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The fall of Masyaf was an event during the mid 13th century in which the grandson of Genghis Khan, Hülegü Khan, led an assault on the Assassin fortress of Masyaf in an attempt to annihilate the Order for their part in his grandfather's death, in 1227.

The attack caused the ultimate disbandment of the Assassins residing in Masyaf, which was completely deserted before the Mongols could claim their victory. Prior to the siege, the majority of the Assassin strongholds east of the Levant had already been destroyed.


To stop the major threat of the Mongols, who were making an unstoppable march from the East, Altaïr Ibn-La'Ahad, his wife Maria, son Darim and Qulan Gal traveled to the Xia province in Mongolia, in order to infiltrate a Mongolian camp where Genghis Khan was supposedly located. There, Altaïr, Darim, and Qulan snuck into the camp with the aim of assassinating Khan, however accidentally raised the alarm, resulting in Khan fleeing the camp on horseback. Khan was then hit by an arrow from Qulan's crossbow, causing him to fall from his horse. Moments later, Darim finished Khan with an arrow from his own crossbow.[1][2][3]



"The main force is not far away. In the meantime the skirmishing party seems to want to make a name for itself and has been launching small but fierce attacks."
―Niccolò Polo on the Mongol attack in his journal, The Secret Crusade.[src]

During 1257, the Mongol army marched across the Levant, destroying all Assassin fortresses situated there. As the army progressed towards Masyaf, the Mentor of the Levantine Assassins, Altaïr Ibn-La'Ahad, was interviewed by Niccolò Polo and his brother Maffeo Polo in order to document the stories of his life and the Order. Eventually, in August of 1257, the Mongols neared Masyaf and sent a small skirmishing party to attack the Assassins, with the main force not far away.[3]

Though most of the Assassins left the fortress to increase their numbers throughout the world, enough remained to hold off the Mongolians temporarily. During the assault, the Mongols attacked the walls of the village and fought on the ramparts, before being forced to retreat. During the battle, Altaïr had the two Polo brothers meet him in the main courtyard of the fortress. Once there, Altaïr passed on his life's work to the Polos; his Codex.[3][4]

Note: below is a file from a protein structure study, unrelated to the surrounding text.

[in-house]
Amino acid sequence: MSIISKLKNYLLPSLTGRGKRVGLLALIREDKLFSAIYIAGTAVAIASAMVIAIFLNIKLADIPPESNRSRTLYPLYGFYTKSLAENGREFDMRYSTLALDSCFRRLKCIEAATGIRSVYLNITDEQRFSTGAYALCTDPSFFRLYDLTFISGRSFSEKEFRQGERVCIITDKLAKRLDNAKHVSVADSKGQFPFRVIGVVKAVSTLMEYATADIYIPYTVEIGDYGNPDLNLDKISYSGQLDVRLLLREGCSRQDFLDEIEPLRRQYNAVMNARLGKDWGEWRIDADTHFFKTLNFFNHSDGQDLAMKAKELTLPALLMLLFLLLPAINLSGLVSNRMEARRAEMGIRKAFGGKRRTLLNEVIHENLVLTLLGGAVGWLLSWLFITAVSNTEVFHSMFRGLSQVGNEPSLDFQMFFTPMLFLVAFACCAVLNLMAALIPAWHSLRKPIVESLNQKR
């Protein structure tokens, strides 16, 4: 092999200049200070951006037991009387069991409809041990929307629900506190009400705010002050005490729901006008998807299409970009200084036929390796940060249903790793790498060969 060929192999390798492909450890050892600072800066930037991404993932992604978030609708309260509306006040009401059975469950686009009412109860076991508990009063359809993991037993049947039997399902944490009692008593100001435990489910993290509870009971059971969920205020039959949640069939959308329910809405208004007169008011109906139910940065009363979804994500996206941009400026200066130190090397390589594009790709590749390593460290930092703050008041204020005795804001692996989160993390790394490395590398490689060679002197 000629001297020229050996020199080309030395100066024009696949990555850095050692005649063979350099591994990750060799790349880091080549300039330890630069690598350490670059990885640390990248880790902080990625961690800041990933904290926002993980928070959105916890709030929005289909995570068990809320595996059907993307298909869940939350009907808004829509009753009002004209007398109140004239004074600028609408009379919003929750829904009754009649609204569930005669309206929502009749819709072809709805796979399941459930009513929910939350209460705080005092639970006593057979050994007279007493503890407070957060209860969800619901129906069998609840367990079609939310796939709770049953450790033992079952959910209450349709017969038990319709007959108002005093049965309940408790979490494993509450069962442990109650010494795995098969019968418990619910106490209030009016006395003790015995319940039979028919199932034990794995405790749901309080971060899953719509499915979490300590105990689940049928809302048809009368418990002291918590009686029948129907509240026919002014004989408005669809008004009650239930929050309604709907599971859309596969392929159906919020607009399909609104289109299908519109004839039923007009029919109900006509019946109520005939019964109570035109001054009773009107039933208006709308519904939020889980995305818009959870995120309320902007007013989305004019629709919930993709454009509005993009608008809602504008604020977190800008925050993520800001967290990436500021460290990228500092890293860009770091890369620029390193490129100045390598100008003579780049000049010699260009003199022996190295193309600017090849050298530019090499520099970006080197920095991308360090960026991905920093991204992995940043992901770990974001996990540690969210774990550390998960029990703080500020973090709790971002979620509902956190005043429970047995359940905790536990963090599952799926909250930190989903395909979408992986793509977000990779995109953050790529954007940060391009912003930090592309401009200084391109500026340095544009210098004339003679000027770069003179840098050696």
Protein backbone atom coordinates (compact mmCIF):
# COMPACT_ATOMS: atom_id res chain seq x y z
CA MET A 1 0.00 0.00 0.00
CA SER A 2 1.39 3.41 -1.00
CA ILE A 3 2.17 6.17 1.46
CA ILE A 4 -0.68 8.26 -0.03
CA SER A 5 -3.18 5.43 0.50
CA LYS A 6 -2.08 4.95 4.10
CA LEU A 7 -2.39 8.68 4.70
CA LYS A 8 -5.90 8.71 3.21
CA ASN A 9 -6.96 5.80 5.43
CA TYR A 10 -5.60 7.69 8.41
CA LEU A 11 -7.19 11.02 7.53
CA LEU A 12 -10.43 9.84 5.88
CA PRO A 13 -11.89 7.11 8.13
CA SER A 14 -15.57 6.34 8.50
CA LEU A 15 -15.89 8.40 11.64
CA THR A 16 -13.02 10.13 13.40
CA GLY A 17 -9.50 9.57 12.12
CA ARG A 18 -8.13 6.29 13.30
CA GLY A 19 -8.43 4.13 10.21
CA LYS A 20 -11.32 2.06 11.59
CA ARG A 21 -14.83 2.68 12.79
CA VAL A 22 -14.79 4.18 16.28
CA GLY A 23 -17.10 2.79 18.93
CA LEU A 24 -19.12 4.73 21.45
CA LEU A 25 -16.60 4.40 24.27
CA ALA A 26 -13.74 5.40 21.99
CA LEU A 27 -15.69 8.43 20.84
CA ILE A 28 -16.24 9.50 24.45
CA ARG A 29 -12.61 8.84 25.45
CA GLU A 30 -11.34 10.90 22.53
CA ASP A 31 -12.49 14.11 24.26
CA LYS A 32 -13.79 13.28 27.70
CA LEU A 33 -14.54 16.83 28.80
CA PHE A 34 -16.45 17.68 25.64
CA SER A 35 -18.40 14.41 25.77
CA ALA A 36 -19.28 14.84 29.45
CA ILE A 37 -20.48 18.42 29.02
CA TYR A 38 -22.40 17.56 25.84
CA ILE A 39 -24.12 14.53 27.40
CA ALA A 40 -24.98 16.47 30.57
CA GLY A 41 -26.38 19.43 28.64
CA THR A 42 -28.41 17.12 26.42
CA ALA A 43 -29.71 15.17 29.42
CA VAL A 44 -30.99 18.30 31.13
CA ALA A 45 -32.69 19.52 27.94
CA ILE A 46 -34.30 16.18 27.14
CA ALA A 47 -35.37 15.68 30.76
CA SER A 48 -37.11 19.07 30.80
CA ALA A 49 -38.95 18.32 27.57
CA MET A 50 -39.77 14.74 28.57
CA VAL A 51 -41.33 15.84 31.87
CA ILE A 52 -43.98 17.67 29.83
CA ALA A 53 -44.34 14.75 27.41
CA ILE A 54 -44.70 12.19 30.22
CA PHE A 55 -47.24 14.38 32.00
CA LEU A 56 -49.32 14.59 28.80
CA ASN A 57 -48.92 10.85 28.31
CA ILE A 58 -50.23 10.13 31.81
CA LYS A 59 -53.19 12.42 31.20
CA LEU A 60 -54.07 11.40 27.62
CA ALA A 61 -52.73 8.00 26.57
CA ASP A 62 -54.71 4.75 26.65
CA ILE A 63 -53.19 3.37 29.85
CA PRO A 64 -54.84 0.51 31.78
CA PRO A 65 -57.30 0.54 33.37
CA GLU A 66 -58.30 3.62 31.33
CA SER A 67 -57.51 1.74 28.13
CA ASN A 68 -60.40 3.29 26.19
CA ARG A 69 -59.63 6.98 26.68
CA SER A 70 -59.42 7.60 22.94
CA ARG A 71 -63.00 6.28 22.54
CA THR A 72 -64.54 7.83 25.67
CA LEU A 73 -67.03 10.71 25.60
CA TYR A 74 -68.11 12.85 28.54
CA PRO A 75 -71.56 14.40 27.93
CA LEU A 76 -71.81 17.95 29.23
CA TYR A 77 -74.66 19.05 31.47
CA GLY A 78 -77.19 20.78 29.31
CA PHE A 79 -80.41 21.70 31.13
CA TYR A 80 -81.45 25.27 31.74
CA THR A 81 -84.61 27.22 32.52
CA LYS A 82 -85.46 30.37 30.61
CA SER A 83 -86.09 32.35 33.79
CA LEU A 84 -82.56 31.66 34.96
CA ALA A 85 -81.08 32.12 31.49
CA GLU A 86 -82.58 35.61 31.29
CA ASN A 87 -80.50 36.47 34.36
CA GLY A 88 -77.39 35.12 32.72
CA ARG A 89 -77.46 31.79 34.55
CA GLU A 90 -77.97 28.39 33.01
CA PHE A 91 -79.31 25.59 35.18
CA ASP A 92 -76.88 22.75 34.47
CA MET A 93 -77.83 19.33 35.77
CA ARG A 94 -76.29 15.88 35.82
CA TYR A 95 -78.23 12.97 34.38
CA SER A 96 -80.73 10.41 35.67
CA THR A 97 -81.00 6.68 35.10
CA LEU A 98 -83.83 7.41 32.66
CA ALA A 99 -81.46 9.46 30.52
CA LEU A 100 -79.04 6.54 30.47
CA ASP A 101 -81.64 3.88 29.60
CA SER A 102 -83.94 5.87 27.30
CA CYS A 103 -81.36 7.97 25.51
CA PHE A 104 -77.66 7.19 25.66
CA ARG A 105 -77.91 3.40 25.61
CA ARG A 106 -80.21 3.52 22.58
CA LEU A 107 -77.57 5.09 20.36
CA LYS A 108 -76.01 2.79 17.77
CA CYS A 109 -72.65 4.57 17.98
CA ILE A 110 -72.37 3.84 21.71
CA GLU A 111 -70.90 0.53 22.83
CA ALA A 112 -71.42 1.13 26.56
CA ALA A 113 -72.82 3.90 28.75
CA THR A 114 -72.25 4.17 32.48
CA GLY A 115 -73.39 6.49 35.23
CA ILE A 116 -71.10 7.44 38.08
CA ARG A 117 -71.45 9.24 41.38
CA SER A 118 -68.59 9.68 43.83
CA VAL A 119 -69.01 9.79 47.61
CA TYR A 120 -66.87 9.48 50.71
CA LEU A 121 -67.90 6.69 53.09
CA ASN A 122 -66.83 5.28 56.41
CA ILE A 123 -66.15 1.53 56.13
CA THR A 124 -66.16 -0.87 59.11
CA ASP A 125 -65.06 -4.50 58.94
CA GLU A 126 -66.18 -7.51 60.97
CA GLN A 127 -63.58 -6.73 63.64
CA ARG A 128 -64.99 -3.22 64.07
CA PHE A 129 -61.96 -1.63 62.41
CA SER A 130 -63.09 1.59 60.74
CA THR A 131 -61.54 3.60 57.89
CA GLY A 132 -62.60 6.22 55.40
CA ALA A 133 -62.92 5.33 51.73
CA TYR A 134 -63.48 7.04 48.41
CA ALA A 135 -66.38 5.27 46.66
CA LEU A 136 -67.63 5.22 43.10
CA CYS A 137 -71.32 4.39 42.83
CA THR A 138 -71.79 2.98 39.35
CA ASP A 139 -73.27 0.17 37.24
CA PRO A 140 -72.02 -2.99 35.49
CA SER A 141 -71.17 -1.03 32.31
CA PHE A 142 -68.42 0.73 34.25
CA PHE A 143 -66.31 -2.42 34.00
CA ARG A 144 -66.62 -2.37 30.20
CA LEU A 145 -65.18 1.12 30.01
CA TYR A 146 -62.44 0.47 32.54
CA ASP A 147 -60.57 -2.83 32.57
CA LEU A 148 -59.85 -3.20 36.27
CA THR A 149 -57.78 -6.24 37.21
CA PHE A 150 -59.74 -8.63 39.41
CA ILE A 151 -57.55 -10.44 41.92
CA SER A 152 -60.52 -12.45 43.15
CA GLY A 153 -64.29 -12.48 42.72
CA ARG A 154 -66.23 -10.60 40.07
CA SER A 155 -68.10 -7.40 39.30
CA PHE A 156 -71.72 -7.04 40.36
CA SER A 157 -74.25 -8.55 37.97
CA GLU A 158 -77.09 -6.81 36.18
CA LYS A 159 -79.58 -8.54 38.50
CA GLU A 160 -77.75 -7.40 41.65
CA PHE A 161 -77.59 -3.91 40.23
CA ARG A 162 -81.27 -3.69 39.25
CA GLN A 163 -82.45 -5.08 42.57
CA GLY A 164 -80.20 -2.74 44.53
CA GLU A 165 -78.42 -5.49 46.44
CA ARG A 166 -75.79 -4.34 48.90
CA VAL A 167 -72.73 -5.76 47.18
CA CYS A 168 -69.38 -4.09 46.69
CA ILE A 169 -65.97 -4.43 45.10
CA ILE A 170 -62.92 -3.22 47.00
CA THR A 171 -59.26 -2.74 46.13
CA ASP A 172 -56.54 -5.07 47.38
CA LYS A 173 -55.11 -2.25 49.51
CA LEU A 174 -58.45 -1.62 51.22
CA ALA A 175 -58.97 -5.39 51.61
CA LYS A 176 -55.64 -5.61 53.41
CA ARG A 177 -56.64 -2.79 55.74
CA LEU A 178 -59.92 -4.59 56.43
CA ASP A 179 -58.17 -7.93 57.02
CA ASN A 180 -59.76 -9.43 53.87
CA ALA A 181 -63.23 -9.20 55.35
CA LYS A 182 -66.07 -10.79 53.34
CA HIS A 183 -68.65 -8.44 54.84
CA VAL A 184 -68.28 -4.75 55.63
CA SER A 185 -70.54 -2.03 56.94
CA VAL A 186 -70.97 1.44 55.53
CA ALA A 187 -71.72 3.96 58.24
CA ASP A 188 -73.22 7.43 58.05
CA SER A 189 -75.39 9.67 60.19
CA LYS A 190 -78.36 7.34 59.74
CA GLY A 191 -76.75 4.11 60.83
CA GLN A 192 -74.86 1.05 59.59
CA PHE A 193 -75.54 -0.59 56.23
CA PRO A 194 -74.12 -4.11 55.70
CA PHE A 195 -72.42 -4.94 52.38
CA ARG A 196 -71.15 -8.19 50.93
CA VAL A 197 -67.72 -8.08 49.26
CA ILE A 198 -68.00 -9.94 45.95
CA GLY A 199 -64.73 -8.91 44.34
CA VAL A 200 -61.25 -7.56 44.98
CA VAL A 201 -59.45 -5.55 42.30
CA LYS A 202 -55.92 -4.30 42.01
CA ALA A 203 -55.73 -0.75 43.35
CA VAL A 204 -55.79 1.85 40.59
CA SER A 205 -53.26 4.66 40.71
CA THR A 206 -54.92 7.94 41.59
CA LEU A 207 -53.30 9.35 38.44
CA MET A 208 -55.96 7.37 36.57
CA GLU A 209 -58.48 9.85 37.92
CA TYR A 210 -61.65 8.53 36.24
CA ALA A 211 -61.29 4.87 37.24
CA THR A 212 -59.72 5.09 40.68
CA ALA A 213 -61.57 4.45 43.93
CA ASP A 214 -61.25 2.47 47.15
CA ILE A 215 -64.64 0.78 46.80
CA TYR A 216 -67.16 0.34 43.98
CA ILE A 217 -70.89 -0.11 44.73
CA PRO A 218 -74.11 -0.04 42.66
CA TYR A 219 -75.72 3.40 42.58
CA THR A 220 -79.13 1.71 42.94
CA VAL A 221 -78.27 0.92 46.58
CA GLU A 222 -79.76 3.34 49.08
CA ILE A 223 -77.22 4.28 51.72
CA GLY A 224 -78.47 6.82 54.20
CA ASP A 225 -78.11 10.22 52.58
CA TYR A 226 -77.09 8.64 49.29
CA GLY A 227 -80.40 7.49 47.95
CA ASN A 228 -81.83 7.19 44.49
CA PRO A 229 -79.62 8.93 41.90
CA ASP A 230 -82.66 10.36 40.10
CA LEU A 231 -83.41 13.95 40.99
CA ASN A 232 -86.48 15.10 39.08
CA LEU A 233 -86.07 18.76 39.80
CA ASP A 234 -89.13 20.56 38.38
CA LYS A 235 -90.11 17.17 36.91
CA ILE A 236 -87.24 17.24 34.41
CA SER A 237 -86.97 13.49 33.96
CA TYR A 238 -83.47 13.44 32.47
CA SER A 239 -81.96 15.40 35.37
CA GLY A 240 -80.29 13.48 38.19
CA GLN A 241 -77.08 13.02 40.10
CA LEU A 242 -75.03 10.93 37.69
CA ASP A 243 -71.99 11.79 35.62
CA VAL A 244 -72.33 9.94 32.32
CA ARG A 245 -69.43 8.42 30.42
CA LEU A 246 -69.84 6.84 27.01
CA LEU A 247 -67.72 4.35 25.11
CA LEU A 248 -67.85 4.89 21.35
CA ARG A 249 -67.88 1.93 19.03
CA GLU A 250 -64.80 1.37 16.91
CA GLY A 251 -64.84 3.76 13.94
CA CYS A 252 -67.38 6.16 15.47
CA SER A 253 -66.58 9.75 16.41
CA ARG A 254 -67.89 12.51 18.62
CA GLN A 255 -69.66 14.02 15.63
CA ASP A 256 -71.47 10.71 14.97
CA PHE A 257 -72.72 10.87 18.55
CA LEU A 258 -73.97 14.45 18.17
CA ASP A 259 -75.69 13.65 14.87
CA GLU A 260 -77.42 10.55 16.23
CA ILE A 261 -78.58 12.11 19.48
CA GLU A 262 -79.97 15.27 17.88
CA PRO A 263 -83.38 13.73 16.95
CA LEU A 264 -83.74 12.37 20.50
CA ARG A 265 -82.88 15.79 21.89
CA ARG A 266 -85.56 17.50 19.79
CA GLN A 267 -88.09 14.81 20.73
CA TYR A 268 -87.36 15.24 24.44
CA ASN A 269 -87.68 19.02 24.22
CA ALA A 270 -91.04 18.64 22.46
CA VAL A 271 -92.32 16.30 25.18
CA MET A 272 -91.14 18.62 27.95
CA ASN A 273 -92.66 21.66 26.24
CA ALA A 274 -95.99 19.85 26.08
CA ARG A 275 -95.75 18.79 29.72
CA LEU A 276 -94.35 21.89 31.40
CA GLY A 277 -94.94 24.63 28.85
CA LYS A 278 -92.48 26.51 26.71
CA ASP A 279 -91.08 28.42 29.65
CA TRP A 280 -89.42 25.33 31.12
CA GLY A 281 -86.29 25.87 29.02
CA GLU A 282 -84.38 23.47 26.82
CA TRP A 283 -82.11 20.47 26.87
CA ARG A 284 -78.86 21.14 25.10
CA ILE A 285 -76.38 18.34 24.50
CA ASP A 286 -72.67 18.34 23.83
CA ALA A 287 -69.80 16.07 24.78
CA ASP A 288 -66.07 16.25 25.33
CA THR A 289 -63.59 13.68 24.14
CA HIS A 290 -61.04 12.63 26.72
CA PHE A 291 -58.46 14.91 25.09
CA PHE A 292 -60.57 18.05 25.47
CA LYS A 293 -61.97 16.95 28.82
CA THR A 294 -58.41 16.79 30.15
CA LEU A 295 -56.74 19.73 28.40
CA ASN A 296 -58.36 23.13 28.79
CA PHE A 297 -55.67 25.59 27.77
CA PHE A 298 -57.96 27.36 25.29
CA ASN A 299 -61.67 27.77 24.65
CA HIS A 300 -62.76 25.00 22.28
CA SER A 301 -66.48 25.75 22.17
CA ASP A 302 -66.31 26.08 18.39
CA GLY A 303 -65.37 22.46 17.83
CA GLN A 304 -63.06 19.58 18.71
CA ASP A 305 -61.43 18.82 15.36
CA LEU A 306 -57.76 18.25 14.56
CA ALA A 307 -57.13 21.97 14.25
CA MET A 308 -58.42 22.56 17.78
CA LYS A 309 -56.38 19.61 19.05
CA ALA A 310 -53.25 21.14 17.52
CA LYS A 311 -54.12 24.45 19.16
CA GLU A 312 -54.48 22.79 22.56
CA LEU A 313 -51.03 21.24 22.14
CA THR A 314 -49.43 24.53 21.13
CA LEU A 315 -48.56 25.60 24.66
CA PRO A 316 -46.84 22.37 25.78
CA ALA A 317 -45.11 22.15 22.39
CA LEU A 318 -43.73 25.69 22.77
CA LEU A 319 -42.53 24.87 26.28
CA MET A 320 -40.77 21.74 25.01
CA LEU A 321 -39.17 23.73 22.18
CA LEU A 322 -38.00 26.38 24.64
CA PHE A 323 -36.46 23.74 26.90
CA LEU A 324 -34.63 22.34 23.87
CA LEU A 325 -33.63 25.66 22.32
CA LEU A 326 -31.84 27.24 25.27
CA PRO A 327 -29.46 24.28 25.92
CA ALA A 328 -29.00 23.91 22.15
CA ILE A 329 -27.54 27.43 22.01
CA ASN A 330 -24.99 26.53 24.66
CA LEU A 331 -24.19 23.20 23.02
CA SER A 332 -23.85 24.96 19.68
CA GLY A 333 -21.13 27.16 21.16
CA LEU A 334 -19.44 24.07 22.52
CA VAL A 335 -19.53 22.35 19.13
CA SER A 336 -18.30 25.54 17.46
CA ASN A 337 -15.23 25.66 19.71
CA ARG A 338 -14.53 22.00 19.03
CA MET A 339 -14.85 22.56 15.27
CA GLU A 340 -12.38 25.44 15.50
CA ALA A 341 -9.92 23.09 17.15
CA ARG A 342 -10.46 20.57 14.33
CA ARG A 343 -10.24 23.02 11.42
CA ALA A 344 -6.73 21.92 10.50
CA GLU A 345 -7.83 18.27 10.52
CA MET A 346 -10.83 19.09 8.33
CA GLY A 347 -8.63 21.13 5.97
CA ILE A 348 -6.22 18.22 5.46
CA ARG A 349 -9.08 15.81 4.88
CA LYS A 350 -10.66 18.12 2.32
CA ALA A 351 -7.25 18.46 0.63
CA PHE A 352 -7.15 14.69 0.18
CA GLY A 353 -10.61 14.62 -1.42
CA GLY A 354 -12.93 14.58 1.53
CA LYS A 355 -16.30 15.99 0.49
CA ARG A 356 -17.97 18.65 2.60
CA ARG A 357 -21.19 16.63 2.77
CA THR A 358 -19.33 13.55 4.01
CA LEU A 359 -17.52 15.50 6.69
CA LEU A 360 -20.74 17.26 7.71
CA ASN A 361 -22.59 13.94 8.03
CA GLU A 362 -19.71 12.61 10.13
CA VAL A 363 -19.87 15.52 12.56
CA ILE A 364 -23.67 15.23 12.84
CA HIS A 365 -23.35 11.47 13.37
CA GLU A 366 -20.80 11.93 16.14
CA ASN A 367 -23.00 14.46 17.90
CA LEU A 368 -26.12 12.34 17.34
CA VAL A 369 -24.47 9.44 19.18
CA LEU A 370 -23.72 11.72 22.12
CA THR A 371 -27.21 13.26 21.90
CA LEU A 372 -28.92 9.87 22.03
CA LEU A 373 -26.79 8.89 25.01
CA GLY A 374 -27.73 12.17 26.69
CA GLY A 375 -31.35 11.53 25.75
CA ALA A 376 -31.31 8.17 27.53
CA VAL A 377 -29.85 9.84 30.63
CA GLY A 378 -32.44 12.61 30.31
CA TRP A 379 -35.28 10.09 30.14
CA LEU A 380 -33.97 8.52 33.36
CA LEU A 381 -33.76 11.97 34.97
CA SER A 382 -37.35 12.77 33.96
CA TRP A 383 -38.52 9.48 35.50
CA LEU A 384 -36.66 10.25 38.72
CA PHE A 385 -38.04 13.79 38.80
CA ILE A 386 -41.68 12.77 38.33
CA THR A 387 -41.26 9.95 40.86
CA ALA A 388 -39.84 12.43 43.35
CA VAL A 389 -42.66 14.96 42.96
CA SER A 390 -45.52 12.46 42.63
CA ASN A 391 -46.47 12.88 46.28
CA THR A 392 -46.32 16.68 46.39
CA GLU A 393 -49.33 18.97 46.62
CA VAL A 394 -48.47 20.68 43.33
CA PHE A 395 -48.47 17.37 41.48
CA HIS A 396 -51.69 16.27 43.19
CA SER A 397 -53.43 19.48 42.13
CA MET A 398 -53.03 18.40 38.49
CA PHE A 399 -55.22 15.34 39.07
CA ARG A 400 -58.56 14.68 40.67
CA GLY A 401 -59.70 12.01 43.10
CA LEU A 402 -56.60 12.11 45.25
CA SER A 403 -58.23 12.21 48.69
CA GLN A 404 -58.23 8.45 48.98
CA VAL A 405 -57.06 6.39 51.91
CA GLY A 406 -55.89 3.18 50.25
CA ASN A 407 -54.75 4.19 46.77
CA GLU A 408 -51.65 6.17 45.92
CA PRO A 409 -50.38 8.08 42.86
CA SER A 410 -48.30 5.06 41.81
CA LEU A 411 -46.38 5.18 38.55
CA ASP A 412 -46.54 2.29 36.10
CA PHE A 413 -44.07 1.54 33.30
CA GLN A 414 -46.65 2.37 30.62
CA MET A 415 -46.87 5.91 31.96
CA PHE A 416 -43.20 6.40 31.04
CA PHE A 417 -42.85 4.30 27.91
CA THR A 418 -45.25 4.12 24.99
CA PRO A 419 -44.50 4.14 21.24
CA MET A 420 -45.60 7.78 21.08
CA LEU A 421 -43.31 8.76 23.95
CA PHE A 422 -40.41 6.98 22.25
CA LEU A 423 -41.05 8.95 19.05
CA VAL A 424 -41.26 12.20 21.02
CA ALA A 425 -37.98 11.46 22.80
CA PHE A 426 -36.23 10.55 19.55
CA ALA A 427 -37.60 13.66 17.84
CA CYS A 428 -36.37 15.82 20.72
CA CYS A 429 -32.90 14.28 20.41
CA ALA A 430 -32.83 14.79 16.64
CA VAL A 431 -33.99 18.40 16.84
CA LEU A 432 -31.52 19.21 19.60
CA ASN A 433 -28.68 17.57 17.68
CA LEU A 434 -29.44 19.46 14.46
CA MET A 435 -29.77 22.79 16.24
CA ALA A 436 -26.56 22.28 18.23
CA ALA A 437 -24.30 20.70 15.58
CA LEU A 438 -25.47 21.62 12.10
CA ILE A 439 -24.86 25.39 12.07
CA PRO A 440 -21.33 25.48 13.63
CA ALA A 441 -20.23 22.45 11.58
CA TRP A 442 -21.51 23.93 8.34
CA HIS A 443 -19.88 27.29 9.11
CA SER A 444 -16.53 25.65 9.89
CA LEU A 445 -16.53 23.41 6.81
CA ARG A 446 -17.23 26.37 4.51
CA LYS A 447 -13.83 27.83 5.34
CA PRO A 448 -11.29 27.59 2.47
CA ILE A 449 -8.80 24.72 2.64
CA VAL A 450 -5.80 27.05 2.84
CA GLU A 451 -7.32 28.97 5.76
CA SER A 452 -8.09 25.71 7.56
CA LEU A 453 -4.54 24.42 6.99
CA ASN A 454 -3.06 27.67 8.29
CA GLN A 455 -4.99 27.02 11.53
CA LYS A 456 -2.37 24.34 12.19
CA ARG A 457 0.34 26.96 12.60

Altaïr then escorted the two brothers out of Masyaf, using the Apple of Eden to fend off the Mongols before giving the Polos his Memory Seals, which also acted as the keys to his underground library, instructing them to hide each of them if necessary. As the Polo brothers left Masyaf, Altaïr led the remaining Assassins to fight the Mongolians.[3][4]

The library

Altaïr sealing away the Apple

With the Polo brothers able to escape successfully, Altaïr had the remaining Assassins and villagers of Masyaf evacuated, before the main Mongol army arrived to destroy the citadel. However, Altaïr stayed behind in Masyaf, intending to seal himself inside the library. Before entering the library, Altaïr told Darim that the library must stay hidden at all costs, and that he should leave before the Mongols returned. After embracing his son and bidding him farewell, Altaïr then entered his library and sealed away the Apple.[4]

Altaïr subsequently imprinted this final memory on his sixth and last seal, before finally passing away at the age of 92.[4]



After the Mongolian attack, Masyaf was completely abandoned by the Assassins. Instead, the Assassins began to operate universally, from a series of Guilds based across the known world.

Polo brothers

Having fled from Masyaf, the Polos made their way back to Italy, first stopping in Constantinople to accomplish their task in concealing the Memory Seals. Two days into their journey, a Mongol attacking party had stolen the Codex from the Polo brothers, leaving them with only the Seals.[3]

Guided by their knowledge and the importance of their task, Maffeo and Niccolò Polo finally arrived in Constantinople, hiding the Seals throughout the city to guarantee their secrecy. The two brothers also set up a trading post somewhere northwest of Hagia Sophia and an Assassin Guild, ending their journal on the day they hid away the final Seal.[3][4]


After Hülegü Khan had effectively destroyed the Levantine Assassins, he continued his campaign throughout the Middle East for two more years. However, he was eventually hunted down and assassinated by the Mongolian Assassin Nergüi in 1265, in retribution for Masyaf's abandonment and the torture he had received at the hands of the Khan's army while he had been an Apprentice.[1][2]